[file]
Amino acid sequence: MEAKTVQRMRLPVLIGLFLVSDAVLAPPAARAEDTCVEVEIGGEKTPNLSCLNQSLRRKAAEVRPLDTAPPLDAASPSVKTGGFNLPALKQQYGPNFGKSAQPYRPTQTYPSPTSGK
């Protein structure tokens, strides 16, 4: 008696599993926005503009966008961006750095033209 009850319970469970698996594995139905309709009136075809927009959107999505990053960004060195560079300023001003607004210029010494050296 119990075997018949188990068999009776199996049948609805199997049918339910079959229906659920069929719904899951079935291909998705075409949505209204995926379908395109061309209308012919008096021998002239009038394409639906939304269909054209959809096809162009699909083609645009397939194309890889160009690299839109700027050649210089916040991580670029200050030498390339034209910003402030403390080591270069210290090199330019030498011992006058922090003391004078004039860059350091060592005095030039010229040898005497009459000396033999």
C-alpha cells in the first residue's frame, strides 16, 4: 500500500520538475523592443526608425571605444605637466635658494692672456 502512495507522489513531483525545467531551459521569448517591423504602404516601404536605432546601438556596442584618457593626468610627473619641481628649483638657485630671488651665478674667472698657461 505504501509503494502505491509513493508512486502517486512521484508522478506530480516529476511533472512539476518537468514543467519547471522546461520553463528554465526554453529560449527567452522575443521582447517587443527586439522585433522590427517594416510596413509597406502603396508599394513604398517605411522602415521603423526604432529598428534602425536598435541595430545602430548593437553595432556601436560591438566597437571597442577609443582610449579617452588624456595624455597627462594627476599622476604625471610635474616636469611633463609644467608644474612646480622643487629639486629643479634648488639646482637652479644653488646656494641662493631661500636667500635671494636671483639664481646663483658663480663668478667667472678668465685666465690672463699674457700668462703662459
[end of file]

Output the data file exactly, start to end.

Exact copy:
Amino acid sequence: MEAKTVQRMRLPVLIGLFLVSDAVLAPPAARAEDTCVEVEIGGEKTPNLSCLNQSLRRKAAEVRPLDTAPPLDAASPSVKTGGFNLPALKQQYGPNFGKSAQPYRPTQTYPSPTSGK
């Protein structure tokens, strides 16, 4: 008696599993926005503009966008961006750095033209 009850319970469970698996594995139905309709009136075809927009959107999505990053960004060195560079300023001003607004210029010494050296 119990075997018949188990068999009776199996049948609805199997049918339910079959229906659920069929719904899951079935291909998705075409949505209204995926379908395109061309209308012919008096021998002239009038394409639906939304269909054209959809096809162009699909083609645009397939194309890889160009690299839109700027050649210089916040991580670029200050030498390339034209910003402030403390080591270069210290090199330019030498011992006058922090003391004078004039860059350091060592005095030039010229040898005497009459000396033999």
C-alpha cells in the first residue's frame, strides 16, 4: 500500500520538475523592443526608425571605444605637466635658494692672456 502512495507522489513531483525545467531551459521569448517591423504602404516601404536605432546601438556596442584618457593626468610627473619641481628649483638657485630671488651665478674667472698657461 505504501509503494502505491509513493508512486502517486512521484508522478506530480516529476511533472512539476518537468514543467519547471522546461520553463528554465526554453529560449527567452522575443521582447517587443527586439522585433522590427517594416510596413509597406502603396508599394513604398517605411522602415521603423526604432529598428534602425536598435541595430545602430548593437553595432556601436560591438566597437571597442577609443582610449579617452588624456595624455597627462594627476599622476604625471610635474616636469611633463609644467608644474612646480622643487629639486629643479634648488639646482637652479644653488646656494641662493631661500636667500635671494636671483639664481646663483658663480663668478667667472678668465685666465690672463699674457700668462703662459